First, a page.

It sometimes seems like Bolivians will market anything that contains their quasi-magical plant. Anything that could lure investors. Anything that could trade internationally. Anything, anything but cocaine.
Every time I travel to Bolivia, I seem to arrive at night, so it’s not until the next morning when I wake up in La Paz that I really see the jagged mountain ridges grazing the sky. Arriving to Bolivia is like getting off an elevator at the highest floor on Earth. Not at some executive suite, because the poverty is too palpable for visions of luxe, but at a point unmistakably higher than most others, where the air is thin, and where there is an ineffable sense of majesty.
In 1910, a British mountaineer marveled that there was, “no other country in the world where you have, within a territory only five times as big as the United Kingdom, not only this remarkable rich forest district, low-lying, tropical, and, almost within view of it, mountains, 21,000 and 22,000 feet in height, covered with great glaciers and perpetual snow.” But for all its beauty, Bolivia’s radical geography is also a curse. Ever since the colonial era, the vicissitudes of Bolivia’s landscape have frustrated ambitions of prosperity, and in past decades the country’s industries have been sluggish. The precipitous elevation changes also make people ill. Bolivians call altitude sickness sorojchi. For this, they recommend coca.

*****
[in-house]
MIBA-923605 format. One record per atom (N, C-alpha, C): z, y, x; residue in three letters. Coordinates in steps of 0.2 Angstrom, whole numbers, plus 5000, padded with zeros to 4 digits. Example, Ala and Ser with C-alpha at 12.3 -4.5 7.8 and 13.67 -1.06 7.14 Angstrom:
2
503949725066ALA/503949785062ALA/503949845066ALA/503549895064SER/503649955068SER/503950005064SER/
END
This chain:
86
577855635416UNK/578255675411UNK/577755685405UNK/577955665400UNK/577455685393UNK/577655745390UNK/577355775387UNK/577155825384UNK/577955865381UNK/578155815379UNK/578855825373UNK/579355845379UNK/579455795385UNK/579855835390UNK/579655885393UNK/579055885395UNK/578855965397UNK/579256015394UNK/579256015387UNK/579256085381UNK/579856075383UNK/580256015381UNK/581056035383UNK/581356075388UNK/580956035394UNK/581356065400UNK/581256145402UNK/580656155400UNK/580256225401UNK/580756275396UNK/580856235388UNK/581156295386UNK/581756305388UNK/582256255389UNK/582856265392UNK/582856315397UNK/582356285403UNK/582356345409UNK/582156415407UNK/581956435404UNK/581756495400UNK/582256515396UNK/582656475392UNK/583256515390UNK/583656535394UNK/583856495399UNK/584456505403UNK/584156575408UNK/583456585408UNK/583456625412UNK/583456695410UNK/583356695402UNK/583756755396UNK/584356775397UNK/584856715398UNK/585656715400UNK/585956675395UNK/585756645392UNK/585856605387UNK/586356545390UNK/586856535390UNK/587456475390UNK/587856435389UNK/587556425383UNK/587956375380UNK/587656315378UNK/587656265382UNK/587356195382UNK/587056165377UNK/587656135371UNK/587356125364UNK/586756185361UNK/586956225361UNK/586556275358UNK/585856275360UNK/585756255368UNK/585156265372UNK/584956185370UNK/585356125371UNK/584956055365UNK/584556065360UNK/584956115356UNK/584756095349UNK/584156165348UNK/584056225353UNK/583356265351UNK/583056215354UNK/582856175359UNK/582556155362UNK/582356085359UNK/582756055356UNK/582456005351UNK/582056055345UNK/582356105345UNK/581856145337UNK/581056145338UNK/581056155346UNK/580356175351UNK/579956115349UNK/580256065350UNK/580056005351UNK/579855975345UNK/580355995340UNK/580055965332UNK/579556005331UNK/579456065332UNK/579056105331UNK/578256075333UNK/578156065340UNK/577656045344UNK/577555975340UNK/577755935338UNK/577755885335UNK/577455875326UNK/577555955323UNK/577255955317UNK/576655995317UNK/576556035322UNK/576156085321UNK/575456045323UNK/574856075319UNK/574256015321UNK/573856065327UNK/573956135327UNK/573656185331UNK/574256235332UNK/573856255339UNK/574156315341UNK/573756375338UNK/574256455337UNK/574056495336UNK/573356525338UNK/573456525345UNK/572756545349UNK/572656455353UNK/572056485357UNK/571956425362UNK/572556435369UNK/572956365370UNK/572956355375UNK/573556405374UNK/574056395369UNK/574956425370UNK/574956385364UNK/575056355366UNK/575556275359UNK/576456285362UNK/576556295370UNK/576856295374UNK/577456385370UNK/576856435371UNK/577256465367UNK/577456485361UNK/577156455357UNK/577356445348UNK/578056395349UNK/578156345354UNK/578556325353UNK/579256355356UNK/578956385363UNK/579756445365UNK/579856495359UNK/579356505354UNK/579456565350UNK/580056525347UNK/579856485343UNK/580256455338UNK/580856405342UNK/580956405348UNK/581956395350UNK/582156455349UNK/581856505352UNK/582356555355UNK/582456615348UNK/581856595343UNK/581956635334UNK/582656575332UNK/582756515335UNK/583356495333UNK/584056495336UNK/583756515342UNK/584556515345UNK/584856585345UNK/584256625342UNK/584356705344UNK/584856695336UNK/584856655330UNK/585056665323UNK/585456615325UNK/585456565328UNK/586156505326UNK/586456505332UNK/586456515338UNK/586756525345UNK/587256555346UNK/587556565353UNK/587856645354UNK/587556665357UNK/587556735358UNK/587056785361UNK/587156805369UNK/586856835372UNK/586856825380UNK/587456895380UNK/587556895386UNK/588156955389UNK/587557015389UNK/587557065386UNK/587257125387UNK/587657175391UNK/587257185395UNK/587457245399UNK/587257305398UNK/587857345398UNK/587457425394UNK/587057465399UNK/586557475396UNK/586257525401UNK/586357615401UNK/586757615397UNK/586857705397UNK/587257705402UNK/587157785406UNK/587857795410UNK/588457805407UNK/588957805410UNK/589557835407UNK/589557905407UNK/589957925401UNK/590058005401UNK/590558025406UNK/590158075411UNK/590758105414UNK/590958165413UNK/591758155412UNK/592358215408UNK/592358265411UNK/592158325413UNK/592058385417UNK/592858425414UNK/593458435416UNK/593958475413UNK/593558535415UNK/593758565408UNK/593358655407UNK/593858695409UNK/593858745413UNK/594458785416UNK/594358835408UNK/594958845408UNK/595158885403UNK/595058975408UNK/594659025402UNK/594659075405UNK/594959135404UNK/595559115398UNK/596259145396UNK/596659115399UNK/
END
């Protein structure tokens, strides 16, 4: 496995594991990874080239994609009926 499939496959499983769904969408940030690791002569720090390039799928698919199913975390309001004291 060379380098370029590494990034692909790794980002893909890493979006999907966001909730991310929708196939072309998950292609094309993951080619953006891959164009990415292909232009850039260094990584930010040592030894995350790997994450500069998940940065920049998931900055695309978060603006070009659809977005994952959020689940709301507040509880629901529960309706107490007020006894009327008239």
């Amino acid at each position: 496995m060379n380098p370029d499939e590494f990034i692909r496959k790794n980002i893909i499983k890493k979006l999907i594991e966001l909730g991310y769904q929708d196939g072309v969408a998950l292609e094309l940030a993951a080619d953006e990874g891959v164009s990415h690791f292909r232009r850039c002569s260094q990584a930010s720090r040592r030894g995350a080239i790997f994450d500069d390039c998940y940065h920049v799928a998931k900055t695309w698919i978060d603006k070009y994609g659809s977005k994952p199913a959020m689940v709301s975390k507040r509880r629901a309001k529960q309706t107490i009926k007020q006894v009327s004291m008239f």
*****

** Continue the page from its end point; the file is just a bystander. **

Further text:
Coca, especially in the highlands, enjoys near panacea status. It had deep ties to indigenous culture, and the 30 percent of Bolivians who chew it regularly believe that it can alleviate most ills. In the new and growing coca product market, this tonic-like reputation is its most marketable aspect. “With Coca Real, it’s just the same,” one of Bolivia’s rising coca entrepreneurs, Juan Manuel Rivero, told me, referring to his flagship product, a carbonated energy drink containing coca extract. “A healthy beverage that will effectively combat sorojchi, alleviate exhaustion, and eliminate physical or mental fatigue.” Rivero is one of a dozen or so entrepreneurs who have obtained permission from the government to purchase coca for industrial development. While it’s not illegal to have coca in Bolivia, there is a limit on the amount that can be transported without a permit, and the movement of leaves is closely monitored. His Coca Real drink is one of the products that have entered the market seeking to capitalize on a sympathetic regime and shifting global attitudes about regulating certain kinds of substances.